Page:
• Shoulder outward rotation stretch. Like the shoulder elevation stretch, this exercise is also performed lying on your back with a cane or elastic band. Keeping your elbows bent at your sides with your hands grasping the under portion of the cane (palms up), slowly rotate your hand downward to feel a stretch in your shoulder.

Injections for osteoarthritis in the shoulder

Injections into your shoulder joint are a less invasive approach when compared with surgery (although you may need surgery at a later time). Examples of injections include:

  • Platelet-rich plasma injections. This injection approach involves using a special preparation of your blood plasma and injecting it into your shoulder joint. Ideally, platelet-rich plasma injections help stimulate the healing of damaged tissue in your shoulder.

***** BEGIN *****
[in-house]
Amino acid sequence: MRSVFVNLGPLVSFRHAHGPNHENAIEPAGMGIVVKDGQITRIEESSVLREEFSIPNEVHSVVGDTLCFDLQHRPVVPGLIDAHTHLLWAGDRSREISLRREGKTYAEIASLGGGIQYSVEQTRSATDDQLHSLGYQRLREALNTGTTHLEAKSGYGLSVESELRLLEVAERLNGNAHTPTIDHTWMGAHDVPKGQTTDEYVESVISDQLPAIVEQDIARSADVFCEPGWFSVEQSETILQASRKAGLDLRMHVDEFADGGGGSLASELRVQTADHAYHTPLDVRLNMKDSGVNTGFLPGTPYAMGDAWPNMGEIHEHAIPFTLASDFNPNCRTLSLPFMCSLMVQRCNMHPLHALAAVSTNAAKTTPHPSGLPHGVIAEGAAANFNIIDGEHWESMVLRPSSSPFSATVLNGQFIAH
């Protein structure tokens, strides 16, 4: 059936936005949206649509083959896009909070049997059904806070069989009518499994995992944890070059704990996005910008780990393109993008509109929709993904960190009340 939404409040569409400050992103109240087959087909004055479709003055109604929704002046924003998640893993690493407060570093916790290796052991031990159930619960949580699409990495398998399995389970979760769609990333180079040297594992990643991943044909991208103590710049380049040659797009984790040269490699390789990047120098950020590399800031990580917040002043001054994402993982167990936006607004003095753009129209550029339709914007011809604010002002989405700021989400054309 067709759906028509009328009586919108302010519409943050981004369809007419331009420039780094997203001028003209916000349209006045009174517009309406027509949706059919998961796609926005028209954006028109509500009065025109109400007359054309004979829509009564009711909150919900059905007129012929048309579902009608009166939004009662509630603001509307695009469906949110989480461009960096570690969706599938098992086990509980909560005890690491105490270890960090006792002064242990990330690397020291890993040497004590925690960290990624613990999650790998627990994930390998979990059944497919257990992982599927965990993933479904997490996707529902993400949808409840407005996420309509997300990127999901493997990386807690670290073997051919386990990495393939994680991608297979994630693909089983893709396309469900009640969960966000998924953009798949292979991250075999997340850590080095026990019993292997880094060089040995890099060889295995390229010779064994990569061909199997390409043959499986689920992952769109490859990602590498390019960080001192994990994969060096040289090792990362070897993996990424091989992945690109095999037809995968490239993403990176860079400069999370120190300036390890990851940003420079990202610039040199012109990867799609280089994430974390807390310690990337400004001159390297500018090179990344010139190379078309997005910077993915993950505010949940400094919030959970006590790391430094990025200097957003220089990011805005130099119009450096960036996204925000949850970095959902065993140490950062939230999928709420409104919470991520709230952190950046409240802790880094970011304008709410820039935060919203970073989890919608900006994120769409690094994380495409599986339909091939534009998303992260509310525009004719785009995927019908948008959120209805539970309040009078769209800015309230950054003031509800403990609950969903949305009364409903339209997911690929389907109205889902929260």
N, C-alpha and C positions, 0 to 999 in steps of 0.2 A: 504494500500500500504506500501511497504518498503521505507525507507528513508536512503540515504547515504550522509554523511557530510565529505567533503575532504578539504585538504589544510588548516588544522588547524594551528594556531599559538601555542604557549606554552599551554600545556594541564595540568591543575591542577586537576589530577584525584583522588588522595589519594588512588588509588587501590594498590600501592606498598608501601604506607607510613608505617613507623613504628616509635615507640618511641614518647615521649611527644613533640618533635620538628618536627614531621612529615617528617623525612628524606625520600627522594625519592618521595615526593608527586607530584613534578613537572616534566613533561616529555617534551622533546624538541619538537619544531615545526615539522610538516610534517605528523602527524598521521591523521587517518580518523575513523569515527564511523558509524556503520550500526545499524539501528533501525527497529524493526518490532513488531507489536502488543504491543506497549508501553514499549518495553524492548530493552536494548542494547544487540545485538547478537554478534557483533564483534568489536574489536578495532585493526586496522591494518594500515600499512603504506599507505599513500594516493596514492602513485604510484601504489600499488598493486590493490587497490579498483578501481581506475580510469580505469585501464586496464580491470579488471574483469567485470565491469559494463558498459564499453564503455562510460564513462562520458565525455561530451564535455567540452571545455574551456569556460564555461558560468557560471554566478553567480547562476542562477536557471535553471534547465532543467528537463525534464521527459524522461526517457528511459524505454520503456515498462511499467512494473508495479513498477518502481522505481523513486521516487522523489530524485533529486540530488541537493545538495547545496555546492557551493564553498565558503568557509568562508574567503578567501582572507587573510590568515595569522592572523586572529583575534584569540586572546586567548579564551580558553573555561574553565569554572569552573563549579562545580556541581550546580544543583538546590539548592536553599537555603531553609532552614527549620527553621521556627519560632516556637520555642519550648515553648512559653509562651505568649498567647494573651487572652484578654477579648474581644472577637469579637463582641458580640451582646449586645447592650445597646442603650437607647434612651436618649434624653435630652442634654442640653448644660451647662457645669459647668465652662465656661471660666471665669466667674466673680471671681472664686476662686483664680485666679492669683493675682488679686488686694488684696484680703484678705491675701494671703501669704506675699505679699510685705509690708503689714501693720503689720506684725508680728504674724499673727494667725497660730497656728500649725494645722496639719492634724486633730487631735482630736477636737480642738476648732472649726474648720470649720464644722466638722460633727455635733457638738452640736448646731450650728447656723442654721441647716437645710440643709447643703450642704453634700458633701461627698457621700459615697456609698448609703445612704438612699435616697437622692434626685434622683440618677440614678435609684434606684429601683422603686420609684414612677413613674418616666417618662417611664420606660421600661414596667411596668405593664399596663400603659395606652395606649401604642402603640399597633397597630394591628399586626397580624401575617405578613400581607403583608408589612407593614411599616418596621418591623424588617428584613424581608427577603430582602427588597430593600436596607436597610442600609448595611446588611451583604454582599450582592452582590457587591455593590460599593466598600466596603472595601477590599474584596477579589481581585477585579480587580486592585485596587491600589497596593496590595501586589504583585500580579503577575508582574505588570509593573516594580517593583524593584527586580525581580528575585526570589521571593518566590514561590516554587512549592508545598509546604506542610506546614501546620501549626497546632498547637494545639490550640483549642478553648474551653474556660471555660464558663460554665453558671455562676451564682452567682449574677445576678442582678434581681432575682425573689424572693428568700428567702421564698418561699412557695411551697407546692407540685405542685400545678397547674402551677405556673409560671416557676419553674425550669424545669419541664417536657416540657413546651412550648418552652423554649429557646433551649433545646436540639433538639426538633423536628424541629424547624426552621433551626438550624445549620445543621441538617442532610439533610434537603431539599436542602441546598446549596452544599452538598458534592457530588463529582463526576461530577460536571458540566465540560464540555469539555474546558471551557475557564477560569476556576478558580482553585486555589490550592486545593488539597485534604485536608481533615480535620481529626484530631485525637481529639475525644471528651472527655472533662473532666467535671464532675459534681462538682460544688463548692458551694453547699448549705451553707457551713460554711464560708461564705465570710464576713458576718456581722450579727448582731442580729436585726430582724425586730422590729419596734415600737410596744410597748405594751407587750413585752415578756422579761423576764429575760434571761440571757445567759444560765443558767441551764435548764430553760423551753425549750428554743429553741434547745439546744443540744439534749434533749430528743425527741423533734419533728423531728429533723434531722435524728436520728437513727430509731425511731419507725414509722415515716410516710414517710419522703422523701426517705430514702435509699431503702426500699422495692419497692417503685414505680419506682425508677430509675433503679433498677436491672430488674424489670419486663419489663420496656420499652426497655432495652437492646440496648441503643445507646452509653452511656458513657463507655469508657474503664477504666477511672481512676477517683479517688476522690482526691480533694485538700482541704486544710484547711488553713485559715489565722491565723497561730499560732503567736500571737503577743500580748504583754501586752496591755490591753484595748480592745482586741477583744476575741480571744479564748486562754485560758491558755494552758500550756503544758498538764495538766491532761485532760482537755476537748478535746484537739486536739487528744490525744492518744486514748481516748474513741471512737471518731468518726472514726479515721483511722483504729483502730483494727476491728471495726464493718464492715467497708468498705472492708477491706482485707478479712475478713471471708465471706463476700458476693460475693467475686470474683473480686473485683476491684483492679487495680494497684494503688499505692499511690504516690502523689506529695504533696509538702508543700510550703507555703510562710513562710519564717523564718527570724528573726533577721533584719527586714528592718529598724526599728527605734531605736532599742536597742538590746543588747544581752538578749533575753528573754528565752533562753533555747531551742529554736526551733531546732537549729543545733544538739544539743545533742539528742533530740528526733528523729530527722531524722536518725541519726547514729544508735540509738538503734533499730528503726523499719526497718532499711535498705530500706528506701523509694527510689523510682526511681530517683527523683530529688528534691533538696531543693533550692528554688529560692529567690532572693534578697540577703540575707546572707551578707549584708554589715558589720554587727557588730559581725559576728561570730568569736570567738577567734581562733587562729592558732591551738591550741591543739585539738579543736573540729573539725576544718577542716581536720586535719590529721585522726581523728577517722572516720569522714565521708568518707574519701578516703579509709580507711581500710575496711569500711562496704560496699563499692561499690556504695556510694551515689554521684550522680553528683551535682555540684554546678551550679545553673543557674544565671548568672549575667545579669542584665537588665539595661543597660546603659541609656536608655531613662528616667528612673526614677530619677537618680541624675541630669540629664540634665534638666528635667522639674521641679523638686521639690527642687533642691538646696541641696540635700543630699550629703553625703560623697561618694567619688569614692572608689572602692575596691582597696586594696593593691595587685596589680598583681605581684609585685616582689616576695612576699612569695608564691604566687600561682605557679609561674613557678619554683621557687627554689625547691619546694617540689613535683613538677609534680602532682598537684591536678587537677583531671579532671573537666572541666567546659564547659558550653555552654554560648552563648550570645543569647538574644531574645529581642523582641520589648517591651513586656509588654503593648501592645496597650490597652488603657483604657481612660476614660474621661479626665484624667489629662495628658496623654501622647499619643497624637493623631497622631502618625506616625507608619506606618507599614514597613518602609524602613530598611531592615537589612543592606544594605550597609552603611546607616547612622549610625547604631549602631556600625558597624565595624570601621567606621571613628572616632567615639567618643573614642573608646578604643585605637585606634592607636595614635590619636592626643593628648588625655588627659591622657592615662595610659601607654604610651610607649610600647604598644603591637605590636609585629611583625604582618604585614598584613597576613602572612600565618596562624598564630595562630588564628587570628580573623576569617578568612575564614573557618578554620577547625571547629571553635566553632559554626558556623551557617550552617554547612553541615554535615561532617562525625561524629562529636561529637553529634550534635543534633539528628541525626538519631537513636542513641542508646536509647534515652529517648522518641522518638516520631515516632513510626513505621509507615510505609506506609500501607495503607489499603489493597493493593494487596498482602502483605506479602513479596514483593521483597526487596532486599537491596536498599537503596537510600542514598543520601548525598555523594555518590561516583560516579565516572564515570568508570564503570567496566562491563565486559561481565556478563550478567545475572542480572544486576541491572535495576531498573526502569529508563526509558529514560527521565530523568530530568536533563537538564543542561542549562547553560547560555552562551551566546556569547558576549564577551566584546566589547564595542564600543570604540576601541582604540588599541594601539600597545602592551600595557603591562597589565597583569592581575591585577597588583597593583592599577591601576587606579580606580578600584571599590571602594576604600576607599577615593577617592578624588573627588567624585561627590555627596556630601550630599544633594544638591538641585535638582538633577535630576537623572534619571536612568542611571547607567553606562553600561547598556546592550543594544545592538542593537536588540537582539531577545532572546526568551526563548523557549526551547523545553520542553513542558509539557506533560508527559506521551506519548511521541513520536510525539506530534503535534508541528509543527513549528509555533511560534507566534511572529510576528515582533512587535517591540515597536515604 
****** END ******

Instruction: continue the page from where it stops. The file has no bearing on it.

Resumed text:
• Hyaluronic acid injections. Hyaluronic acid is a natural component of the synovial fluids in your body. Injecting lab-made hyaluronic acid may help to improve your use of and movement in your shoulder.
  • Corticosteroids. Corticosteroids are a synthetic form of cortisol, a hormone your body naturally produces. A doctor may inject corticosteroids directly into your shoulder to lower the inflammation.

A doctor will also consider your overall pain and movement capabilities. If you have severe pain or severely restricted movement, injections may not be enough.

Surgical treatment for osteoarthritis in the shoulder

If your shoulder osteoarthritis pain progresses to be severe and you lose significant use of your shoulder, a doctor may recommend surgical treatment.

Different shoulder surgery approaches exist if you have shoulder osteoarthritis. These include:

  • Hemiarthroplasty. Also known as a partial shoulder replacement, this surgery involves either replacing your damaged humerus or arm bone portion while the glenoid portion of your shoulder joint is intact or placing a “cap” over the damaged portion of your humerus (this is known as resurfacing hemiarthroplasty).